By Elizabeth Zale, BA
Among the insights relayed during ComSciCon 2019’s Science Policy Panel, an important take-home message rang clear:
What defines a good scientist is changing.
It is no longer sufficient to execute precise bench work, reach statistical significance, and publish academic articles. In order to keep our research funded and our work valued at all levels of society, we need to become more effective communicators.
In addition to sharing our research with experts in our own disciplines—something most of us do already—we need to reach out to scientists in other disciplines, as well as non-scientists. This can help generate higher awareness and more interest among the public in our research. It is our responsibility to inform society about our work, which any taxpayer has a right to know.
- Respect Your Audience
It is a misconception among scientists that distilling our research into jargon-free explanations cheapens the work. In reality, developing the skills to explain even the most technical science in a direct manner is empowering and liberating to the rationale behind the research.
As Cynthia Bartel, PhD, an Atkinson Center Postdoctoral Fellow, points out, this process is unfortunately often characterized as “dumbing it down” — a phrase rampant in the scientific community. “It’s insulting to your audience,” she insists, because it disregards the reality that everyone has “different expertise.”
In other words, if a non-scientist cannot understand our research, it is a mistake to assume it is their failing. “Effective communication takes work,” stresses Maryam Zaringhalam, PhD and AAAS Science & Technology Fellow. “Treat your peers as your audience, hone your skills on them.”
- Ask Questions
When engaging with scientific skeptics, it is important to avoid getting defensive—a reaction that is alienating and damaging to our educational goals. “Science is not a platform to prove you’re smarter,” warns Teresa Stoepler, PhD and director of the InterAcademy Partnership for Policy.
Instead of telling people what to think, Dr. Zaringhalam suggests asking questions of skeptical audiences “to get at the root of their beliefs.” She further cautions that groups such as anti-vaxxers and climate change deniers “aren’t a monolith.” Rather, Dr. Zaringhalam reminds scientists that historically marginalized groups have a warranted distrust of the scientific community.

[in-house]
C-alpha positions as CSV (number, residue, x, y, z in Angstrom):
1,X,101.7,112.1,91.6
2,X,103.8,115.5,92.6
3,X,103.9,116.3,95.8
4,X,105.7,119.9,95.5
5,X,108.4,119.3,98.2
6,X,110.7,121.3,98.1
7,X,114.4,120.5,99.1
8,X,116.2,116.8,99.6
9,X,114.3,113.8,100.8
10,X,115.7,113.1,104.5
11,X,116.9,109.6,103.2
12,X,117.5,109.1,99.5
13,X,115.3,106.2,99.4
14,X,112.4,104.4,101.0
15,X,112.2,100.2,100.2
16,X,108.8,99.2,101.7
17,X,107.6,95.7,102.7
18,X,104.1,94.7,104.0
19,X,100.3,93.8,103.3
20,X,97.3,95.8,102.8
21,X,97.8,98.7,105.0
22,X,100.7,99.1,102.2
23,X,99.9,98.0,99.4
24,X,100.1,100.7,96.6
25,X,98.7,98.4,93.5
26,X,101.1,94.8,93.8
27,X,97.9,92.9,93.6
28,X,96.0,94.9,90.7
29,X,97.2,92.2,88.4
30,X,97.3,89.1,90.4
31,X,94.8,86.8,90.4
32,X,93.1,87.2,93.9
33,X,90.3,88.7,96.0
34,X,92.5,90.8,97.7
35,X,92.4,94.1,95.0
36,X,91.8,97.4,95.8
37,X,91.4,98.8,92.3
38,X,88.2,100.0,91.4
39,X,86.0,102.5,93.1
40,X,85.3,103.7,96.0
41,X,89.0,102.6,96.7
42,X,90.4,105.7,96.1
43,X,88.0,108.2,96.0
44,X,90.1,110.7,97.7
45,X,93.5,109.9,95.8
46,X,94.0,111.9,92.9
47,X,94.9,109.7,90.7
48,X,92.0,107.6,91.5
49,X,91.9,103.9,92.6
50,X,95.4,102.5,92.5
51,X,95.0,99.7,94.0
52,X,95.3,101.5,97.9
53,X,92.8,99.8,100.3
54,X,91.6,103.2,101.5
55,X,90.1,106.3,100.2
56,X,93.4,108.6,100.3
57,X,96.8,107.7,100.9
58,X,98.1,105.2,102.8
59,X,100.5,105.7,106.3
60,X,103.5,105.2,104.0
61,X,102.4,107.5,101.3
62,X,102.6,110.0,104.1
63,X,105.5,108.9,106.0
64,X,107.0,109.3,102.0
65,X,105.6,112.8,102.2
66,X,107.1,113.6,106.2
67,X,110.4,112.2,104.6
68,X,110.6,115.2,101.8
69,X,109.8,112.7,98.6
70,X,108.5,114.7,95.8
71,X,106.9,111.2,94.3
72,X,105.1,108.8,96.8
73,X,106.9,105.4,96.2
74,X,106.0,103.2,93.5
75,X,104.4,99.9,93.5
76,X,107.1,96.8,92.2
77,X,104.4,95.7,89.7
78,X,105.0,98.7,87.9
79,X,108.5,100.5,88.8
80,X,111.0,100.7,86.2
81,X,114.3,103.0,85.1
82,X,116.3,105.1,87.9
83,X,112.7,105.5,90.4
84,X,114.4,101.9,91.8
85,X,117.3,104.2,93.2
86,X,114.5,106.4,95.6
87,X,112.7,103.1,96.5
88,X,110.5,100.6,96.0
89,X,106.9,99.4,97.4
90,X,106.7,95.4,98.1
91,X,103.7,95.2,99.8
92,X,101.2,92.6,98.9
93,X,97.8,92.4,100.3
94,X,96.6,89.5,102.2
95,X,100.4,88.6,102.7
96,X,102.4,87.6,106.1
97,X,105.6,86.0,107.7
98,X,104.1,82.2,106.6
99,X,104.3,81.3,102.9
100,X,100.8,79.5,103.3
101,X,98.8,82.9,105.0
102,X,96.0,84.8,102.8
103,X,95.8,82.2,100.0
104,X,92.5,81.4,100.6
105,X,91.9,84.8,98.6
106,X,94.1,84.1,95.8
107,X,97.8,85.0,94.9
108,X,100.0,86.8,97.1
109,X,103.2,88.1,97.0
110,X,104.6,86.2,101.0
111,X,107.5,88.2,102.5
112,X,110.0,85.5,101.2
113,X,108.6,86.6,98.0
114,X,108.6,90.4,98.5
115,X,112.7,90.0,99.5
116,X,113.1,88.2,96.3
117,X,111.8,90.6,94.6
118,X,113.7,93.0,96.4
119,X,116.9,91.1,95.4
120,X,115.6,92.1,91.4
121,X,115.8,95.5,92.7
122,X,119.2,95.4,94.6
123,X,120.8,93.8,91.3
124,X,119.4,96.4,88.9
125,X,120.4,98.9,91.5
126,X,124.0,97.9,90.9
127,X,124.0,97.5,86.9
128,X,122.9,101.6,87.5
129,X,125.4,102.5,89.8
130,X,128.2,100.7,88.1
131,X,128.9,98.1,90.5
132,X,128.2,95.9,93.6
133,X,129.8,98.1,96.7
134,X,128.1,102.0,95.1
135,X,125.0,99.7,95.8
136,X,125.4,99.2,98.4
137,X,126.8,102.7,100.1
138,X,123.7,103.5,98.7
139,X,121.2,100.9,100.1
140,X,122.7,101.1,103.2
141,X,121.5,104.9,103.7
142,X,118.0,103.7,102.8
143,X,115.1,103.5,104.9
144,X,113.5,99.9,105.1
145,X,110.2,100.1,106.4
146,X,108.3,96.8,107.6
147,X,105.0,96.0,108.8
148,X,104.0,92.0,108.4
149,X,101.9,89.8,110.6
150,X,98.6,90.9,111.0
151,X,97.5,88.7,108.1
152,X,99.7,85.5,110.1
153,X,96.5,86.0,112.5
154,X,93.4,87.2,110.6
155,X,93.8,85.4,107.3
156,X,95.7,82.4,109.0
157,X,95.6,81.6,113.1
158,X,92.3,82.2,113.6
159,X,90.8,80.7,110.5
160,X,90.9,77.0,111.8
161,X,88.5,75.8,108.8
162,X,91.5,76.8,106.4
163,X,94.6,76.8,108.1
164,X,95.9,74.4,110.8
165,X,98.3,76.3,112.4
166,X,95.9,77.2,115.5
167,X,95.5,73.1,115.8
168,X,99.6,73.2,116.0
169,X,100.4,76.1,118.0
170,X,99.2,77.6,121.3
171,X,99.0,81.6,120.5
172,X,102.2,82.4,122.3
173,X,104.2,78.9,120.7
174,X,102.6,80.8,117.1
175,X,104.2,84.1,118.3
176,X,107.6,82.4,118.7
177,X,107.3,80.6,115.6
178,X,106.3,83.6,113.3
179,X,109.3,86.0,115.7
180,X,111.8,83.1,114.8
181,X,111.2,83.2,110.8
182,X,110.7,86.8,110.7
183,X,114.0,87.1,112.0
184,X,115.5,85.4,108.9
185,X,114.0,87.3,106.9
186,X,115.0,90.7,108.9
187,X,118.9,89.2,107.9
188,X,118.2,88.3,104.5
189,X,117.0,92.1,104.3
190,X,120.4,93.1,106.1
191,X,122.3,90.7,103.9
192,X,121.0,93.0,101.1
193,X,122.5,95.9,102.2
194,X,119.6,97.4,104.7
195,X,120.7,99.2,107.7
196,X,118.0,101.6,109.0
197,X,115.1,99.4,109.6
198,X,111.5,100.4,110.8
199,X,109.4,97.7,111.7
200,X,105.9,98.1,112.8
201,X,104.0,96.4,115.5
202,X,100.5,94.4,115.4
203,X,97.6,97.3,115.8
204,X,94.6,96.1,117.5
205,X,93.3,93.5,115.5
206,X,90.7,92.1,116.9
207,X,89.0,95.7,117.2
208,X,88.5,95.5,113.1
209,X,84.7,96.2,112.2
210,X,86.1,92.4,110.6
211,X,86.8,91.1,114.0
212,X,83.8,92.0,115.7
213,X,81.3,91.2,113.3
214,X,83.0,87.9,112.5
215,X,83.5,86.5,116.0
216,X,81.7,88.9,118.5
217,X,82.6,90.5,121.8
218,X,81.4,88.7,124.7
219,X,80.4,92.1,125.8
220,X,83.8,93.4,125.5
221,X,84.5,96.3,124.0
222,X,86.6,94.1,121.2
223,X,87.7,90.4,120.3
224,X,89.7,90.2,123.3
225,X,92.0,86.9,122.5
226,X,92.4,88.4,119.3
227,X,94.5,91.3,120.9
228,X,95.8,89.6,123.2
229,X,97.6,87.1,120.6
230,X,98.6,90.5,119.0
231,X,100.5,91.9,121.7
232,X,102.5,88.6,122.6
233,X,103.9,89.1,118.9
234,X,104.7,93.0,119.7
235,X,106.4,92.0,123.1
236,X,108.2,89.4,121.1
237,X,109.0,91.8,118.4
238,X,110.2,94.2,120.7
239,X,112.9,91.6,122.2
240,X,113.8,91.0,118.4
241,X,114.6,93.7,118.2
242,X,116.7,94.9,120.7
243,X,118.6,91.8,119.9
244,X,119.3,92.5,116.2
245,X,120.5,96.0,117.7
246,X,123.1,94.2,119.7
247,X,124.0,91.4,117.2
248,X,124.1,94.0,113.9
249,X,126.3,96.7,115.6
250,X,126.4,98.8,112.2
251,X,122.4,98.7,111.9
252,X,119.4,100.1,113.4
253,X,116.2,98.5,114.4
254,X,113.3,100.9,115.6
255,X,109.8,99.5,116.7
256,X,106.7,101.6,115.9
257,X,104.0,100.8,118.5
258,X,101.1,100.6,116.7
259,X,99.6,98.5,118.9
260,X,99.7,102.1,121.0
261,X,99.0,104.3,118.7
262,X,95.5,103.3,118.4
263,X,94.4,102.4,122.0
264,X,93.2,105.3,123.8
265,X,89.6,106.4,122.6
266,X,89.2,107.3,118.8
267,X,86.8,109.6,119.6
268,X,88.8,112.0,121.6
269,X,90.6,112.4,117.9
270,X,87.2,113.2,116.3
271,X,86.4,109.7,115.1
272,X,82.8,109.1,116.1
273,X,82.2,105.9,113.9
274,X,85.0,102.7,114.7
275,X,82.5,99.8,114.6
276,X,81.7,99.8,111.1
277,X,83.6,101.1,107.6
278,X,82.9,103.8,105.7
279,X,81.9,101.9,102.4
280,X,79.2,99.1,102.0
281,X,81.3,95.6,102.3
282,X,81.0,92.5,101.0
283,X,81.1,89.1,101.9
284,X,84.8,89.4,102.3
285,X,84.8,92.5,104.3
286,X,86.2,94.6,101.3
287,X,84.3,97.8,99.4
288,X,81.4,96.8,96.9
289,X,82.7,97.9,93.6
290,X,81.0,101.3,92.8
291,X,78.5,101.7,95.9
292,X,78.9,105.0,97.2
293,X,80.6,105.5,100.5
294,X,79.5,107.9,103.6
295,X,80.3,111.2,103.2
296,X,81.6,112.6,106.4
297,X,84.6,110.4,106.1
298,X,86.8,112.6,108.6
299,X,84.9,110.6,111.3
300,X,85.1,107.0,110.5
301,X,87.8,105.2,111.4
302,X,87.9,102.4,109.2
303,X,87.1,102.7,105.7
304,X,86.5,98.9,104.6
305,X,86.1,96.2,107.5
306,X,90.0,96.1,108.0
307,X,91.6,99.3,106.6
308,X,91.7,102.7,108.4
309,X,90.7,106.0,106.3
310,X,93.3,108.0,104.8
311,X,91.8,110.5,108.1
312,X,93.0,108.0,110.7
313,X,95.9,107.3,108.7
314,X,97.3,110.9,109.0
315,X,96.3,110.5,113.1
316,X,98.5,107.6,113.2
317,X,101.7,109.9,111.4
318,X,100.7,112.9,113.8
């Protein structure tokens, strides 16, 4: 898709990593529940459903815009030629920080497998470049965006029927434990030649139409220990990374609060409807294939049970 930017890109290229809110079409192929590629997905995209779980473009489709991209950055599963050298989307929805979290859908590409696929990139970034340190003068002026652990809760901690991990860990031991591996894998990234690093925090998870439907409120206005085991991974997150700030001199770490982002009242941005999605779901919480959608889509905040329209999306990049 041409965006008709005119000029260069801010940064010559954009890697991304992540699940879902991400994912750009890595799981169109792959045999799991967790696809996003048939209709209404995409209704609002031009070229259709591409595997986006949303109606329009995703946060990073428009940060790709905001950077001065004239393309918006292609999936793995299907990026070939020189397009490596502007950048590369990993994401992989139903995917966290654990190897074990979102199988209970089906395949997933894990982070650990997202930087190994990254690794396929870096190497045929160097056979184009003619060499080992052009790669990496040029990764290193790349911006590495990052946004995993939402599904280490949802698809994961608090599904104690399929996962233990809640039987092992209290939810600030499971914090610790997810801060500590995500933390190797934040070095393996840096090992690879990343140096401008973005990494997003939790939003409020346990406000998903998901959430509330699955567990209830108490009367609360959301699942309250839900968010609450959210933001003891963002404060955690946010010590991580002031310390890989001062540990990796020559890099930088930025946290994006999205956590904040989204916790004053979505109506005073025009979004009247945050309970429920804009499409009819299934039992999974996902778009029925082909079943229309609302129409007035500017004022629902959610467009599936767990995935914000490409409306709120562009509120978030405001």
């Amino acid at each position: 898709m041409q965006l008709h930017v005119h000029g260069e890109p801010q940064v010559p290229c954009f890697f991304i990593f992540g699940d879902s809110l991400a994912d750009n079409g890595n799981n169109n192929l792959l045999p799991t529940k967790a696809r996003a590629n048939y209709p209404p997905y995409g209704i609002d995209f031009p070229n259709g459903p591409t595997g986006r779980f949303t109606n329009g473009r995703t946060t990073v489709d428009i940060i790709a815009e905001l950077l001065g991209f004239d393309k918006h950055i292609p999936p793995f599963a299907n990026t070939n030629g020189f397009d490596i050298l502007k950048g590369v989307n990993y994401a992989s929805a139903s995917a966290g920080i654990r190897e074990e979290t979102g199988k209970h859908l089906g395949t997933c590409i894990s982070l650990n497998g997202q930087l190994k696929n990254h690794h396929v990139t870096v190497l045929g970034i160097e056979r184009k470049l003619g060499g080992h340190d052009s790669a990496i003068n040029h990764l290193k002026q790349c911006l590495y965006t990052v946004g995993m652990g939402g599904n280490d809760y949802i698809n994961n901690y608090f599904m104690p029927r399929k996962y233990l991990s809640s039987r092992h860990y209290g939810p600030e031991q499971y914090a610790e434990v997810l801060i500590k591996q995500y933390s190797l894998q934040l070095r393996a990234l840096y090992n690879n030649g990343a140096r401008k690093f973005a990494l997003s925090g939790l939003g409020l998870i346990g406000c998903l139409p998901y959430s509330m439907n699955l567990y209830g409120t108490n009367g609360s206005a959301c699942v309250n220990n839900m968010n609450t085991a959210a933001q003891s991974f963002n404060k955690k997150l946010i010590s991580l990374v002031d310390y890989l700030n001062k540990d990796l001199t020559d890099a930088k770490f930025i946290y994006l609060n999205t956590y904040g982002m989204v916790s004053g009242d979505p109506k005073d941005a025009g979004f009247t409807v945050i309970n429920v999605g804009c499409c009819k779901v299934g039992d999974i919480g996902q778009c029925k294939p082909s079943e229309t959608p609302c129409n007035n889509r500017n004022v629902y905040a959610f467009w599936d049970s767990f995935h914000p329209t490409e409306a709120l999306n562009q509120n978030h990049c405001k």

- Keep it Brief
Brevity is potent, especially when it comes to policy settings.
Dr. Bartel’s time on the Capitol Hill taught her that “even a one-minute pitch is too long.” To grab the attention of representatives, we must be able to explain our research “in fifteen seconds, in the clearest capacity.”
Given the low numbers of voting members of Congress who hail from STEM backgrounds, journalist Jay Branegan argues that this is an opportunity for scientists to speak truth to power. “Congressmen who know nothing about science require that scientists help guide them,” he opines.
- Leave the Ivory Tower
Academia relies on scientists’ ability to question and critique, as does our democracy.
We need to leverage our expertise to foster evidence-based thinking in our legislators and fellow voters. As Dr. Bartel reminds us, “people are already, in their observations and concerns, citizen scientists.”
It is imperative that we expand the definition of a “good scientist” to someone who is accessible to the public and can communicate in simple yet effective language. Moving forward, let us invite skeptics to the conversation, instead of calling them out.
Let us strive to ask questions that are powerful enough to bring out anyone’s inner scientist.
Call to Action
In order to practice exerting these civic duties, Drs. Stoepler and Zaringhalam advise:
- Call your representatives: house.gov/representatives/find-your-representative
- Comment on open policy proposals: regulations.gov
- Write blog posts: blogs.plos.org/thestudentblog
- Apply for fellowships: aaas.org/programs/mass-media-fellowship; aaas.org/programs/science-technology-policy-fellowships
Thanks for reading.
About the author: Elizabeth Zale is a second year PhD student studying Immunology at Weill Cornell Medicine and Memorial Sloan Kettering in New York City. Previously, she obtained a B.A. in Biological Sciences from the University of Chicago. Her interests lie at the intersection of research science and social justice.